Student veterans share burden of war
March 20, 2008 2:07 PM
With the fifth year anniversary of the Iraq war on March 19, a new generation of war veterans are reaching out for a revolution. The latest club on campus, Our Veterans Club, formed from the concerned and proud few that have come back to the world of education after being in the U.S. Services.
“When I transferred here, I couldn’t believe that there had not been a club established yet,” said Anthony Zamora, 26, a political science major and the club’s first president. The members of the OVC felt it was time there was a veterans presence, he said.
Zamora, who served in the Army, has been working since early last semester to get the OVC club running and putting time into reaching the veterans that attend SF State.
“Right now we have about 15 active members, with a base of a couple hundred veterans on campus that actually know of us, but are unable to make meetings,” said Zamora.
One of the major developments that he and other supporters of the OVC have effected is the new priority registration date for veterans. The priority registration, which will start with summer classes in 2008, allow students who are veterans or members of the armed forces to register for classes on the first day of registration along with athletes and disabled students.
“I think the campus has made a very helpful move because they came together and made a priority registration date for veterans that have a DD-214, not just operation Iraqi freedom vets but veterans as a whole are included.”
Zamora said he thinks this is a great idea considering that the majority of veterans that are going to school are trying to get financial reimbursement from GI bills, which they can’t collect until they are registered in classes.
“Waiting for that has been a hardship on many veterans. I know myself I would not have any money until a few months into the semester.”
Zamora and other members of SF State worked to bring the OVC and all veterans on the SF State campus a welcoming atmosphere by creating a smoother transition to campus life.
“Three different administrative faulty members, Ernst Sorcoase, Sandi Fonsworth and Brain Gallegr, have been advisers and contributed to the OVC just out of their spare time. They have helped a lot,” said Zamora.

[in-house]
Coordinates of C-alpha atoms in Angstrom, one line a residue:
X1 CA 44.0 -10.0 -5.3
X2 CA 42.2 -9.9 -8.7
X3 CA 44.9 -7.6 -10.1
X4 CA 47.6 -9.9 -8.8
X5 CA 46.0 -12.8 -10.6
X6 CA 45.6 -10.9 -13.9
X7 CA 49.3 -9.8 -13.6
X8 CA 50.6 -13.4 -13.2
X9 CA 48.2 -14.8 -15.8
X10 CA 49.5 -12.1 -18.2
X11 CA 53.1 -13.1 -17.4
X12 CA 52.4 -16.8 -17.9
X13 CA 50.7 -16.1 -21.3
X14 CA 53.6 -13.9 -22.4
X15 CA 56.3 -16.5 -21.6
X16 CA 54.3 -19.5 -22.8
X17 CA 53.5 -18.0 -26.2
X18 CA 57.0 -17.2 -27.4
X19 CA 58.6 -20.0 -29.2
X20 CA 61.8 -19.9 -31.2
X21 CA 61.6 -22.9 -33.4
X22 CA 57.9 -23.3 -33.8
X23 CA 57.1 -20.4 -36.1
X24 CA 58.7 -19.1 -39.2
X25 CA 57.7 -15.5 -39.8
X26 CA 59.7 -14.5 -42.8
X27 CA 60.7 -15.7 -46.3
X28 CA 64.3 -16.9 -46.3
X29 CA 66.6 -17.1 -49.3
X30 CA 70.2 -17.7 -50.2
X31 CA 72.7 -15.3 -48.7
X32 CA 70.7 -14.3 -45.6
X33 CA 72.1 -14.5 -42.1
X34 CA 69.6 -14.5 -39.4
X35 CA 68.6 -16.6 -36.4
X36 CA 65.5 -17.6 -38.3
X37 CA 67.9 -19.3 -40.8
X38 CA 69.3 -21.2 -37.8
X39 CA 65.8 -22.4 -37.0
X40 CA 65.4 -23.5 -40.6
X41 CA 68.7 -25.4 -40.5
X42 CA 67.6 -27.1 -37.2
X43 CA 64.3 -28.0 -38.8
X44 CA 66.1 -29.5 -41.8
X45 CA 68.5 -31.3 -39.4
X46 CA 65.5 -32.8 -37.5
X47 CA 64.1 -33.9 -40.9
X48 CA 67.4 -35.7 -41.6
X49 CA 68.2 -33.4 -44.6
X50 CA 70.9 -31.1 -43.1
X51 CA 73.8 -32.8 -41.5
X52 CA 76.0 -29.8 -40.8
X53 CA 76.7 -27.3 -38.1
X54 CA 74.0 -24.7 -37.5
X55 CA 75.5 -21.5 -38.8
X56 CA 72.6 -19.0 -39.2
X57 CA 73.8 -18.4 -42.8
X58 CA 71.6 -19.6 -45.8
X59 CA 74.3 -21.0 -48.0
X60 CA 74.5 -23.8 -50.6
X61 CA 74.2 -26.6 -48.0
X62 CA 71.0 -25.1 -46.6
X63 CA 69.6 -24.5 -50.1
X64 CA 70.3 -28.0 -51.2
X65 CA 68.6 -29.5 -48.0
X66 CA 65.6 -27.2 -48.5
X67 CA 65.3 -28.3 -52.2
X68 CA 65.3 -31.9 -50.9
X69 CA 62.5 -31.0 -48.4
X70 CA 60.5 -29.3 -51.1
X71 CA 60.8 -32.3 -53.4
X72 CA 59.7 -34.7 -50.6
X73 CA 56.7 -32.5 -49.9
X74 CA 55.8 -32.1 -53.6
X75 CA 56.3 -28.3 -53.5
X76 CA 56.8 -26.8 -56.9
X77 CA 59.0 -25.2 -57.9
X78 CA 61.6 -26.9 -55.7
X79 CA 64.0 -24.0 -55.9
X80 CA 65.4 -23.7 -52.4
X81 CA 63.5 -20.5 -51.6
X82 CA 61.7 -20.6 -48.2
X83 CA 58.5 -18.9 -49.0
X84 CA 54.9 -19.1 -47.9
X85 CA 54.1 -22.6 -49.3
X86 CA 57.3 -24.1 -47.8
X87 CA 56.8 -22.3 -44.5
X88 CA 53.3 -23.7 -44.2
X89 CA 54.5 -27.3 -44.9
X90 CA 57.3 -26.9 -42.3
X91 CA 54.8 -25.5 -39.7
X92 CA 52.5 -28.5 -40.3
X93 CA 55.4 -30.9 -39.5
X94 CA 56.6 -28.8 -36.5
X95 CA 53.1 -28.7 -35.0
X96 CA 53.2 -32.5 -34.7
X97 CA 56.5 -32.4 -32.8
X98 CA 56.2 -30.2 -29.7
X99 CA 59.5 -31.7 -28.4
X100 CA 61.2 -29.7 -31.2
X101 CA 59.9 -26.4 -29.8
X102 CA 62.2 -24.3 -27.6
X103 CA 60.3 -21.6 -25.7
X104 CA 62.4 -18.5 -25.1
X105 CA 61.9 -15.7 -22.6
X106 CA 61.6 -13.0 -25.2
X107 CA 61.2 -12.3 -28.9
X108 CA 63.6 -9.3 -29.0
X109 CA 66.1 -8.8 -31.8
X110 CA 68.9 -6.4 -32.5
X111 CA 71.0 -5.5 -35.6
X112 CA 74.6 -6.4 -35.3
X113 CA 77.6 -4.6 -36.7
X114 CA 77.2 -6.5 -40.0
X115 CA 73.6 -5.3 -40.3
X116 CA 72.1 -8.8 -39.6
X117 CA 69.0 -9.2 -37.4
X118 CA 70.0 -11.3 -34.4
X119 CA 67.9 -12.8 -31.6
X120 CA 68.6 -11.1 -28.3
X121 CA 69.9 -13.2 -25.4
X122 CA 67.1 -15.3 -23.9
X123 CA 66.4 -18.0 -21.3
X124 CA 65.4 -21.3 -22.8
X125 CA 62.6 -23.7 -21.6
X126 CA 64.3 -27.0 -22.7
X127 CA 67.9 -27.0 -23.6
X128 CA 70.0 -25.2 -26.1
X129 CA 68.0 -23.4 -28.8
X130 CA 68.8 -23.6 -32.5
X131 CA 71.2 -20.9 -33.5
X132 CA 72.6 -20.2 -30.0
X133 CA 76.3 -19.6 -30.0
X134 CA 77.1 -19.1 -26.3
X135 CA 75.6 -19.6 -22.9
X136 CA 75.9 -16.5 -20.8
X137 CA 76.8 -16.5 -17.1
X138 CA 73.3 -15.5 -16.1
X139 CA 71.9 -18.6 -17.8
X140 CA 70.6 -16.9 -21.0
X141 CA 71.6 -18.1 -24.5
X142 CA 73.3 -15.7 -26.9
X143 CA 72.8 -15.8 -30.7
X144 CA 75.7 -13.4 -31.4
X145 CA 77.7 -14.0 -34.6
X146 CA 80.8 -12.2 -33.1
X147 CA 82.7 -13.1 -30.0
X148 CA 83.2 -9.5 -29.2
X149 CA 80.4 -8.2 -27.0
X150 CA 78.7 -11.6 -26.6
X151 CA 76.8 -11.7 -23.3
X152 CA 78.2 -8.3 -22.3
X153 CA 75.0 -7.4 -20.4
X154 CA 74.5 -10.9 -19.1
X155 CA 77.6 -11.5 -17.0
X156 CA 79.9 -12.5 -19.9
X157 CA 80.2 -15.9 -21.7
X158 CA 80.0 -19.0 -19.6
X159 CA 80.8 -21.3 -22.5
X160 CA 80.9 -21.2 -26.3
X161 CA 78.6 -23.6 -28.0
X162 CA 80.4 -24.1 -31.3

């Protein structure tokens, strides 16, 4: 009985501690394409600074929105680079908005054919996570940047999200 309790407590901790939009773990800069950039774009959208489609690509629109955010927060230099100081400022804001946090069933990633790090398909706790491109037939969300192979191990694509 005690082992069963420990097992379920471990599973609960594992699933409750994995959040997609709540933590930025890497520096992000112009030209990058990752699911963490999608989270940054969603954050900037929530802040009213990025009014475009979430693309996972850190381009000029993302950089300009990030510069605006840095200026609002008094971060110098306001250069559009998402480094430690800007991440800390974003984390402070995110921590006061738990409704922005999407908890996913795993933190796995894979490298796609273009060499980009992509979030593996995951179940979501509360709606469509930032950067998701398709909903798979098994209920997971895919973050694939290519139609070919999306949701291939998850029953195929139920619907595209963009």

Before the OVC, vets received help from what is called the Veterans Corner in the admissions building.
One SF State employee, Sandi Fonsworth, handles all the veterans that apply to SF State
“Sandi is the benefits specialist for the Veterans Corner on campus. She helps to verify that students are veterans,” said Ernst Sorcoase, an undergraduate adviser.
Sorcoase said that priority registration had been discussed for a while and some campuses already provide it for their veterans. He felt it was time that SF State gave their veteran students the same benefits.
Although everyone has their own opinions on the Iraqi war, the veterans on campus want to help others by sharing their firsthand accounts of physically being in Iraq.
Zamora said his political science professor, John St.. Croix, has found veterans a positive presence in classes.
“He was able to relate his experiences as a solider in our class to current events and he had a really critical point of view, something I think was great for other students to hear,” he said.
St. Croix said that he is glad to hear there is a club for veterans because they are in need of a support system. “People who have served our country abroad have a lot of adjusting to do in society alone, add that to either going to school for the first time or going back to school, that’s a tough transition,” said St.. Croix.
Samuel Fitzer, 23, vice president of the OVC, came from the Marine Core and was surprised to hear that around 150 veterans went to SF State. “Most vets I meet don’t talk about going back to school, they talk about getting into the work force,” said Fitzer.
Fitzer said he was amazed that so many vets chose SF State because of San Francisco’s history of anti-war rallies.
“There’s not a lot of warmth or welcome for veterans when you think about SF state,” he said.
The OVC club is trying to change this viewpoint by hosting fundraisers, having outings like bowling and weekly meetings for the members and supporters to speak out on their daily lives and how to improve the school experience for veterans on the SF State campus.
For many, the club is a support system that no other service on campus seems to provide. For Fitzer, the OVC is a way to get the word out to students who don’t understand veterans of the Iraq war.
“We want to show San Francisco State there’s a new voice on campus,” said Fitzer. “Just because we served in the military it doesn’t make us animals, it doesn’t make us machines. We’re human beings just like everyone else.”
Since SF State has only one outlet for veterans to find help, the goal of the OVC is to do all the functions that the Veterans Corner is not providing.
“One of the goals the vets club has is to link other vets with benefits and services,” said Fitzer. “This is what you earned for your time in the service.”
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